This picture shows trees and destructions during an operation to expel Islamic State group (IS) jihadists from their last bastion, in Baghouz in the eastern Syrian province of Deir Ezzor on February 16, 2019. The wilted palms and pomegranate trees at the entrance to Baghouz were struggling to survive, much like diehard Islamic State group fighters in the Syrian town. Jihadists were pinned down in a patch less than half a square kilometres (0.19 square miles) on February 16 by intermittent air strikes by the US-led coalition and mortar fire by its ally the Syrian Democratic Forces. / AFP / Delil SOULEIMAN Image Credit: AFP

Baghouz, Syria: The wilted palms and pomegranate trees at the entrance to Baghouz were struggling to survive, much like Daesh fighters in the Syrian village.

Pinned down in a patch less than half a square kilometre, the extremists faced intermittent air strikes by the US-led coalition backing the Syrian Democratic Forces.

On a press tour Saturday organised by the US-backed forces, the street ahead was punched through by massive craters and sprinkled with charred lorries.

“The SDF were here,” read a spray-painted Arabic message on a one-storey house.

Atop a building captured by the SDF, a fighter peered out at columns of smoke from fresh bombardment.

“They fire at us at night, then clashes start before they run away again,” said Hamza Shaddadi, his rifle slung over his shoulder and a walkie-talkie in his hand.

“But we don’t get any closer because of the civilians,” he told AFP.

SDF officials say they have Daesh surrounded in a tiny part of Baghouz but are holding off on an assault because civilians — including families of Daesh fighters — are still thought to be inside.

But the town would be cleared “in just a few days”, said Shaddadi, who seemed visibly impatient.

‘More ferocious’

Even in areas already captured from the extremists, SDF units combed through rubble and ruined houses used as Daesh bases in search of secret tunnels, sleeper cells, or unexploded ordnance.

SDF fighters, their heads covered in traditional flowered Kurdish scarves, barely flinched at the sound of gunfire further ahead, which was quickly followed by the roar of aeroplanes and two booming air strikes.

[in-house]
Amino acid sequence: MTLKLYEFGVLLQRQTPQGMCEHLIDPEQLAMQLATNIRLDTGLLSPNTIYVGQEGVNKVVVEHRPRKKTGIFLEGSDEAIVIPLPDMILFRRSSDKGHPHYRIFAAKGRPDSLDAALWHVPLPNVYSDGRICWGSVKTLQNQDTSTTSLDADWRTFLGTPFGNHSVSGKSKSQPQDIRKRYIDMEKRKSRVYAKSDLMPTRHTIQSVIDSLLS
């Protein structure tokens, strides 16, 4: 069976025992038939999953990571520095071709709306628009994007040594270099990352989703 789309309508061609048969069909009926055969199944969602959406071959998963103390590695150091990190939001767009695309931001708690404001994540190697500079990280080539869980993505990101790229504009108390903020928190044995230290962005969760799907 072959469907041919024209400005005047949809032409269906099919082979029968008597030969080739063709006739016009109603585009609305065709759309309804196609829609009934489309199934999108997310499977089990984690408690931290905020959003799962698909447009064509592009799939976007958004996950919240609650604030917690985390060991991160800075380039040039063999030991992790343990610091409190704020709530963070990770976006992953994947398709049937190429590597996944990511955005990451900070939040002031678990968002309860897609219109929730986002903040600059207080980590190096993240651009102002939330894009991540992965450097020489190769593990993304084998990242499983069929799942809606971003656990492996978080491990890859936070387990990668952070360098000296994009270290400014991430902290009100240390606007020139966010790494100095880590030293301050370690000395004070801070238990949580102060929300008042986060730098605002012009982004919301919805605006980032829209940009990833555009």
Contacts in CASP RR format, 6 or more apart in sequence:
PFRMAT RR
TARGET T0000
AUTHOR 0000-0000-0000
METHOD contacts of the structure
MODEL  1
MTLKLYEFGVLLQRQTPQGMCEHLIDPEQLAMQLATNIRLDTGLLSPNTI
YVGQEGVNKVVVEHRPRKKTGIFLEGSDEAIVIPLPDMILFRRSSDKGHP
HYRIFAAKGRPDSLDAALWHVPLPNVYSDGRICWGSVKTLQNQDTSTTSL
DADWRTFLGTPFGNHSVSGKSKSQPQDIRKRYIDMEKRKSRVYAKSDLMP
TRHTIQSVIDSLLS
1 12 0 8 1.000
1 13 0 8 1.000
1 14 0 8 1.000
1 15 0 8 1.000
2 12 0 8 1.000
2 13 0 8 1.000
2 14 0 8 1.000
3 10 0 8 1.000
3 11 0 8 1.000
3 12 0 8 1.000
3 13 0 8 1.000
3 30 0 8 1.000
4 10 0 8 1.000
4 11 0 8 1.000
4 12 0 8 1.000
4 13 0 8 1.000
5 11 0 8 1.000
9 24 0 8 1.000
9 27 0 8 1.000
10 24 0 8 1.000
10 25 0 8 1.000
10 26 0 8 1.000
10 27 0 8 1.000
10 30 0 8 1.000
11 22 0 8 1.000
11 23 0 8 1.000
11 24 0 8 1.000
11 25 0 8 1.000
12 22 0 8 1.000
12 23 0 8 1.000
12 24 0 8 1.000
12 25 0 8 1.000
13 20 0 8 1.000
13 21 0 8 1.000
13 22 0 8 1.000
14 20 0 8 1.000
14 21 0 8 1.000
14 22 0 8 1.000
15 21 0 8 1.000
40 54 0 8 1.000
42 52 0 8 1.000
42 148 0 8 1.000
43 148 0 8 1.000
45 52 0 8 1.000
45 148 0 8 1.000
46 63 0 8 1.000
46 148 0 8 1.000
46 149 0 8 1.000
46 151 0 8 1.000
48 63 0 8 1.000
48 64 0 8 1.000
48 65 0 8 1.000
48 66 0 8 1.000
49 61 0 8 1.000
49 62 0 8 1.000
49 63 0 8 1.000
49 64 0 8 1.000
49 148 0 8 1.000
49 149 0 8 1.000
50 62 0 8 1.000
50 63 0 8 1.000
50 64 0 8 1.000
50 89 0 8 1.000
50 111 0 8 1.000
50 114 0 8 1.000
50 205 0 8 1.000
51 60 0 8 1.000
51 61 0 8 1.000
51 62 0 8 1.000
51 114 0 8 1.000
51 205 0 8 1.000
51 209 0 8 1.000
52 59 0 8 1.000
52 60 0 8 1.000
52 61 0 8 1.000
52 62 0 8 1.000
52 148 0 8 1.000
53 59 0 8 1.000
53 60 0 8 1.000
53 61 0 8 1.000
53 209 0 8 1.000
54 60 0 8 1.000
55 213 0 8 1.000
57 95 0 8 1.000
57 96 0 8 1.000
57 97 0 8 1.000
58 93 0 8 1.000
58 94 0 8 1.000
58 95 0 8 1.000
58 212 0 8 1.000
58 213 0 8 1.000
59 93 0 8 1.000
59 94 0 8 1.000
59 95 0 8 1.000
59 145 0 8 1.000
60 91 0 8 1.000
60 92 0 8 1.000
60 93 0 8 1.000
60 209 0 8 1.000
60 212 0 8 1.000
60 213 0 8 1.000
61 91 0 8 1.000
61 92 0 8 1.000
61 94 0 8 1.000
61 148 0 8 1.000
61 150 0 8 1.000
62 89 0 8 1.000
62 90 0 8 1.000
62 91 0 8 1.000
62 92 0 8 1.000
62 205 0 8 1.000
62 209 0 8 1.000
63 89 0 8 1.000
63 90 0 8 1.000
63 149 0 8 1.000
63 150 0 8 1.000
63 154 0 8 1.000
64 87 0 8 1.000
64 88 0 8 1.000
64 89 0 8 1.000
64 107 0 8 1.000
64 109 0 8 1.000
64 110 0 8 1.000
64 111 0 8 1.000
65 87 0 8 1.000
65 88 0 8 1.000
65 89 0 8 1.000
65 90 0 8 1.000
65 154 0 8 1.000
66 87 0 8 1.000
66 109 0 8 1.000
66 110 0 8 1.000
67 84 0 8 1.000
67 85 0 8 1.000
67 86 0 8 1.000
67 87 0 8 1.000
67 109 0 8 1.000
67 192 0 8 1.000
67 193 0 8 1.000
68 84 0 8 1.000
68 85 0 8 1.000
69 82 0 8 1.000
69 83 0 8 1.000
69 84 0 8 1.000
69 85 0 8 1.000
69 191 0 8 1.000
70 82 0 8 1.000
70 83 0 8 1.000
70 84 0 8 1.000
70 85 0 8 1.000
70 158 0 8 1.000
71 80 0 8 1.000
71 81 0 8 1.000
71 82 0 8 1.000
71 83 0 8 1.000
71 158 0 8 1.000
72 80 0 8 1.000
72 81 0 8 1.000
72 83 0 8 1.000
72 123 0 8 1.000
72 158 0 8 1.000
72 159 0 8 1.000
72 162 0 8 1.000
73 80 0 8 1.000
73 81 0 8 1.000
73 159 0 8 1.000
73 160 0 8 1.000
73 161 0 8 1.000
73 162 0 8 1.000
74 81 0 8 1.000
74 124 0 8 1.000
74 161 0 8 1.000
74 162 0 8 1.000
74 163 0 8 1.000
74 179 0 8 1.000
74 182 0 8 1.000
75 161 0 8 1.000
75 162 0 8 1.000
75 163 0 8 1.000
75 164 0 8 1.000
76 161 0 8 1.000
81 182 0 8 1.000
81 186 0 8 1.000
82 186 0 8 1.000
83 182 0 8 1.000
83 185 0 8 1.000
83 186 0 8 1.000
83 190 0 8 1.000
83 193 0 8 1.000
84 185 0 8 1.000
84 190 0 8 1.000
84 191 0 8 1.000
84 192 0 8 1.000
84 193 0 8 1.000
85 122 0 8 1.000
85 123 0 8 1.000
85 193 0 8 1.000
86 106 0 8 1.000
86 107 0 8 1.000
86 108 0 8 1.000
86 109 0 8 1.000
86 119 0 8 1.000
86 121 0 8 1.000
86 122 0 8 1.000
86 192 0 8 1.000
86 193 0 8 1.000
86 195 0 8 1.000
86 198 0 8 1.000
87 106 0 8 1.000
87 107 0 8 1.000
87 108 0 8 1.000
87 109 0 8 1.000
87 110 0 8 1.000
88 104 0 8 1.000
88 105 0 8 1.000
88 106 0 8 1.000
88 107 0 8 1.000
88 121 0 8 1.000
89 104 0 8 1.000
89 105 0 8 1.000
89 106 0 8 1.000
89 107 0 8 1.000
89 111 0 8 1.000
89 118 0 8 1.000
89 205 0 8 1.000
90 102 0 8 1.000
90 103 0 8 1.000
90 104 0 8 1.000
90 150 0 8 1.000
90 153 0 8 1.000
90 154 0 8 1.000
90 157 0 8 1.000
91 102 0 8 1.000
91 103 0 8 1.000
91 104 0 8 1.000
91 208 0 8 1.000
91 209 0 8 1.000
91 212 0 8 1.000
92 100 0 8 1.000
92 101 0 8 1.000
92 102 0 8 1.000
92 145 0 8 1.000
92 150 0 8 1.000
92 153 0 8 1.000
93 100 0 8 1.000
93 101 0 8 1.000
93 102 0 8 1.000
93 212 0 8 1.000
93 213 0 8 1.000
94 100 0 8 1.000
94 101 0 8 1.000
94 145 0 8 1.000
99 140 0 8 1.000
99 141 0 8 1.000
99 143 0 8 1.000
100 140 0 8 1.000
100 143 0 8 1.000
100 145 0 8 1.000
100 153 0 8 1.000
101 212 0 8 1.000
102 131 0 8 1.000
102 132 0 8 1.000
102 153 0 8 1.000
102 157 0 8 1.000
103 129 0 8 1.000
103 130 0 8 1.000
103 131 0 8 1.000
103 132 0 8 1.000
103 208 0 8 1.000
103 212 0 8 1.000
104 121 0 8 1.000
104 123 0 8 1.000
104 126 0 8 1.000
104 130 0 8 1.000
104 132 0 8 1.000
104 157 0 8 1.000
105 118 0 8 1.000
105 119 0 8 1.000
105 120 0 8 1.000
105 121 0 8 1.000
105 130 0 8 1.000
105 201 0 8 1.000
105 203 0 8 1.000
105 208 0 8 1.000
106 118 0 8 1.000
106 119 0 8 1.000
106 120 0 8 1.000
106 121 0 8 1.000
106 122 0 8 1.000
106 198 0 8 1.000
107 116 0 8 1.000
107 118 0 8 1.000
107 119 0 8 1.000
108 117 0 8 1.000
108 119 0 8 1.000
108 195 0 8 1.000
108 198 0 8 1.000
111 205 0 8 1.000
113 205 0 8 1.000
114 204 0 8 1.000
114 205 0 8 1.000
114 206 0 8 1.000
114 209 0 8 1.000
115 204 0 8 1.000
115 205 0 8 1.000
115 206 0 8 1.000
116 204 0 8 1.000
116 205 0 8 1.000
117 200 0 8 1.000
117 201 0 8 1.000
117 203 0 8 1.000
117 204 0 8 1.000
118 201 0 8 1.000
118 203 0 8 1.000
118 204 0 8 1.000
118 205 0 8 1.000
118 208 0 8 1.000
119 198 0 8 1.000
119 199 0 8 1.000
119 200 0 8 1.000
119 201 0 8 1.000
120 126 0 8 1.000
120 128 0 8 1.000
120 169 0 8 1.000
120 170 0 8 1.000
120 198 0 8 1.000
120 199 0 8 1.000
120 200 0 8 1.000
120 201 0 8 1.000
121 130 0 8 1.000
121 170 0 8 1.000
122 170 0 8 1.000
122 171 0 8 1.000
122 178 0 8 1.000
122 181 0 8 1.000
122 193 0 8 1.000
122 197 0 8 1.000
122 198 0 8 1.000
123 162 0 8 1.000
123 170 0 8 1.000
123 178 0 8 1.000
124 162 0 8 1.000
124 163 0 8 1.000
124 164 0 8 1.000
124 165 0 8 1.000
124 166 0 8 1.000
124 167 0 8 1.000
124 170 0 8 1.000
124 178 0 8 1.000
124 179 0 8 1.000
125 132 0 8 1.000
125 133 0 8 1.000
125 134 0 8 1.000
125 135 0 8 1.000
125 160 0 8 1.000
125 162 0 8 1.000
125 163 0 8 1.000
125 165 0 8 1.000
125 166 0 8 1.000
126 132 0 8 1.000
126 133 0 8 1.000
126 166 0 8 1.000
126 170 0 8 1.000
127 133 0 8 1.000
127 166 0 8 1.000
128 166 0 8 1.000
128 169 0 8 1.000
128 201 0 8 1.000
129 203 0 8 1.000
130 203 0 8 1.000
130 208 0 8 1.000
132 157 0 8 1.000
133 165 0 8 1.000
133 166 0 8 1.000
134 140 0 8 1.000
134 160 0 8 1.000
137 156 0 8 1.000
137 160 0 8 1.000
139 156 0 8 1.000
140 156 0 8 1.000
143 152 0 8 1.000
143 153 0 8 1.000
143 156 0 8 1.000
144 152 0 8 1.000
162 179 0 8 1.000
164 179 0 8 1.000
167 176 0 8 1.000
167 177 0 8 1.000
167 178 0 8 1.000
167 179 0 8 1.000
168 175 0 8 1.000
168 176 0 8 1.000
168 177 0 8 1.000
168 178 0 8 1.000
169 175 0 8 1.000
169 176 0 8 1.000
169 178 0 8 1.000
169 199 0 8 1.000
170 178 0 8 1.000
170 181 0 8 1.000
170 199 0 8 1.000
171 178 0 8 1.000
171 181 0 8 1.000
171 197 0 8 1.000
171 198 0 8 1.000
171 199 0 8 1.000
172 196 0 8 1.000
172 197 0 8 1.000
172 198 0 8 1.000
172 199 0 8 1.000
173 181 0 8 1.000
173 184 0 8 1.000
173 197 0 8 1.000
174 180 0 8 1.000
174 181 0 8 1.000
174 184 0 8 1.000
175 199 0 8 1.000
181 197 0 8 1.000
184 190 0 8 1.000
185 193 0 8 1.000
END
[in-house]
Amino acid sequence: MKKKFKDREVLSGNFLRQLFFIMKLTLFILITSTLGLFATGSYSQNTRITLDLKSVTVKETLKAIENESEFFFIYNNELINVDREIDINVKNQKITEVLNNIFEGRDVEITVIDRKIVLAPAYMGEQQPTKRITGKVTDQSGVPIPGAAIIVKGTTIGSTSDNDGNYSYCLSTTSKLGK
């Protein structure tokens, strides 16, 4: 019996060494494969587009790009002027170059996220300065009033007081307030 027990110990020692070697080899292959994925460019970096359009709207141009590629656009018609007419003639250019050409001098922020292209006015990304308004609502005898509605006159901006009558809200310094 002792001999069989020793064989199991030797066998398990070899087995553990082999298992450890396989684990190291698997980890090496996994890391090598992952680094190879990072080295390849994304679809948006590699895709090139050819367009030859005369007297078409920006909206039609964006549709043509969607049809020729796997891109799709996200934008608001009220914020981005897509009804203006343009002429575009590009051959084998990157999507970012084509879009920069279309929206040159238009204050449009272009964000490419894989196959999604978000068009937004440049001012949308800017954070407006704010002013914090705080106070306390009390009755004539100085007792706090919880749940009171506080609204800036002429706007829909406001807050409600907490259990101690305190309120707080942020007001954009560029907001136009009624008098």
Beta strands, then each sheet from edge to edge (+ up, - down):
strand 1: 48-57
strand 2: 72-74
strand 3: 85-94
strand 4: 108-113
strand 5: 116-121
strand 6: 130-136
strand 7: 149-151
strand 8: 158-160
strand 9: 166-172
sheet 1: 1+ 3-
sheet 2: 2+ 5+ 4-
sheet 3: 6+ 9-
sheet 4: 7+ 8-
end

There were no civilians in the homes or in the muddy streets at the entrance to Baghouz, only armoured cars zipping sharply around corners in the crushed town.

It was not the first time the SDF had battled for these neighbourhoods.

After launching their latest offensive against Daesh in September, their units took Baghouz easily, but the extremists recaptured it a few weeks later during a storm and dug in.

Diaa Hasakeh was back for the second round, but told AFP the town was now in much worse shape.

“When we took it a few months ago, we’d climb up on the rooftops and pick dates and pomegranates,” said Hasakeh, a bespectacled fighter who fought in the first round and is back for the final battle.

He pointed to the shrivelled pomegranate trees whose red fruit had rotted on the branch, near yellowed palm trees some of which had nothing left but their trunks.

“Today, their area of control has shrunk so they’re being more ferocious in their fighting,” said of the extremists.

“In the past, they wouldn’t resist a lot as they had other places to withdraw to.”

Victory is nigh

SDF commanders say their fighters have faced explosives-laden motorcycles, suicide bombers, and ambushes from behind the front line in recent days.

On Saturday, top SDF commander Jia Furat said victory was nigh.

“In a very short time, not longer than a few days, we will officially announce the end of Daesh’s existence,” he said.

The extremists once controlled a territory that sprawled across Syria and Iraq that was home to millions.

But the “caliphate” their elusive chief Abu Bakr Al Baghdadi declared more than four years ago in Iraq’s Mosul is about to collapse on the shores of the Euphrates River.

Baghouz, unlike surrounding towns, has two-storey stone villas built by locals who emigrated to work in the oil-rich Arab Gulf states, an SDF fighter said.

“Any area with a river running through it is beautiful, but anywhere that Daesh goes is ruined,” said Hasakeh.